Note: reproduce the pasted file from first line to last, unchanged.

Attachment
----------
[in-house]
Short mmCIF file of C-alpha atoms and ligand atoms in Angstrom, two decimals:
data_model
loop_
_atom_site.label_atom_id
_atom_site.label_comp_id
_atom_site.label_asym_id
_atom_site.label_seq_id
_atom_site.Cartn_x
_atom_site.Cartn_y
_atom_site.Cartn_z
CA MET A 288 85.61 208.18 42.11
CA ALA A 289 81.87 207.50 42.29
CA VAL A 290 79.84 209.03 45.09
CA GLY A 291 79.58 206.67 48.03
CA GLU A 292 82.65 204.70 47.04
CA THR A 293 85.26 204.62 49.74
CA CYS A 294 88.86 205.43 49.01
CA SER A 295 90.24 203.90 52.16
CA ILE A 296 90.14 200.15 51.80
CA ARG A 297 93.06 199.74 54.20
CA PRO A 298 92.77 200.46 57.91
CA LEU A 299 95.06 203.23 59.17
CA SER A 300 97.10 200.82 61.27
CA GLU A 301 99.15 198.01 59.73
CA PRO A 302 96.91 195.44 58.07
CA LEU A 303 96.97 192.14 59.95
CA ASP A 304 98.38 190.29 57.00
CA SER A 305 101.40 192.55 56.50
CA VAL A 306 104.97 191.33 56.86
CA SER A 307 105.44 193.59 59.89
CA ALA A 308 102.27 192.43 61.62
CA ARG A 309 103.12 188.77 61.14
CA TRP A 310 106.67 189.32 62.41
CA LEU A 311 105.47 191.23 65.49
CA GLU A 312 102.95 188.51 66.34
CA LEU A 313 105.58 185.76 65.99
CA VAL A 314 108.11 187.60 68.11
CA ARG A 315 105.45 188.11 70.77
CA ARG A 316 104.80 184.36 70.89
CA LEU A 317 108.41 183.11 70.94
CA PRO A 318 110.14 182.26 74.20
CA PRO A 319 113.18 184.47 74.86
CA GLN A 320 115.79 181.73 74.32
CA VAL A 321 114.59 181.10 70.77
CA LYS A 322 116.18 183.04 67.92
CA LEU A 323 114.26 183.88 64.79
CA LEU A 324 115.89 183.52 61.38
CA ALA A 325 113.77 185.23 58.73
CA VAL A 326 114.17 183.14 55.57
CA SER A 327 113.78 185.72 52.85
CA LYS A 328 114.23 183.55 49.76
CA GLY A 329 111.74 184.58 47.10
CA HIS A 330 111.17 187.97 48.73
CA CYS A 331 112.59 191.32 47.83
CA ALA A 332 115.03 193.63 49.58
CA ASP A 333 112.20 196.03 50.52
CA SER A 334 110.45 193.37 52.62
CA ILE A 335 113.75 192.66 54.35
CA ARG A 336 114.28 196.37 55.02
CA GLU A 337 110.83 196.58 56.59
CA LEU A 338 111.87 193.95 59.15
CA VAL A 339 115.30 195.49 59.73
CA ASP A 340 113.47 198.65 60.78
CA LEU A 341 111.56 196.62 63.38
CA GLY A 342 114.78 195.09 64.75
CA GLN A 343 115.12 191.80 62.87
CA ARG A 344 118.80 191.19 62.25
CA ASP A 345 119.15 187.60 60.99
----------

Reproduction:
[in-house]
Short mmCIF file of C-alpha atoms and ligand atoms in Angstrom, two decimals:
data_model
loop_
_atom_site.label_atom_id
_atom_site.label_comp_id
_atom_site.label_asym_id
_atom_site.label_seq_id
_atom_site.Cartn_x
_atom_site.Cartn_y
_atom_site.Cartn_z
CA MET A 288 85.61 208.18 42.11
CA ALA A 289 81.87 207.50 42.29
CA VAL A 290 79.84 209.03 45.09
CA GLY A 291 79.58 206.67 48.03
CA GLU A 292 82.65 204.70 47.04
CA THR A 293 85.26 204.62 49.74
CA CYS A 294 88.86 205.43 49.01
CA SER A 295 90.24 203.90 52.16
CA ILE A 296 90.14 200.15 51.80
CA ARG A 297 93.06 199.74 54.20
CA PRO A 298 92.77 200.46 57.91
CA LEU A 299 95.06 203.23 59.17
CA SER A 300 97.10 200.82 61.27
CA GLU A 301 99.15 198.01 59.73
CA PRO A 302 96.91 195.44 58.07
CA LEU A 303 96.97 192.14 59.95
CA ASP A 304 98.38 190.29 57.00
CA SER A 305 101.40 192.55 56.50
CA VAL A 306 104.97 191.33 56.86
CA SER A 307 105.44 193.59 59.89
CA ALA A 308 102.27 192.43 61.62
CA ARG A 309 103.12 188.77 61.14
CA TRP A 310 106.67 189.32 62.41
CA LEU A 311 105.47 191.23 65.49
CA GLU A 312 102.95 188.51 66.34
CA LEU A 313 105.58 185.76 65.99
CA VAL A 314 108.11 187.60 68.11
CA ARG A 315 105.45 188.11 70.77
CA ARG A 316 104.80 184.36 70.89
CA LEU A 317 108.41 183.11 70.94
CA PRO A 318 110.14 182.26 74.20
CA PRO A 319 113.18 184.47 74.86
CA GLN A 320 115.79 181.73 74.32
CA VAL A 321 114.59 181.10 70.77
CA LYS A 322 116.18 183.04 67.92
CA LEU A 323 114.26 183.88 64.79
CA LEU A 324 115.89 183.52 61.38
CA ALA A 325 113.77 185.23 58.73
CA VAL A 326 114.17 183.14 55.57
CA SER A 327 113.78 185.72 52.85
CA LYS A 328 114.23 183.55 49.76
CA GLY A 329 111.74 184.58 47.10
CA HIS A 330 111.17 187.97 48.73
CA CYS A 331 112.59 191.32 47.83
CA ALA A 332 115.03 193.63 49.58
CA ASP A 333 112.20 196.03 50.52
CA SER A 334 110.45 193.37 52.62
CA ILE A 335 113.75 192.66 54.35
CA ARG A 336 114.28 196.37 55.02
CA GLU A 337 110.83 196.58 56.59
CA LEU A 338 111.87 193.95 59.15
CA VAL A 339 115.30 195.49 59.73
CA ASP A 340 113.47 198.65 60.78
CA LEU A 341 111.56 196.62 63.38
CA GLY A 342 114.78 195.09 64.75
CA GLN A 343 115.12 191.80 62.87
CA ARG A 344 118.80 191.19 62.25
CA ASP A 345 119.15 187.60 60.99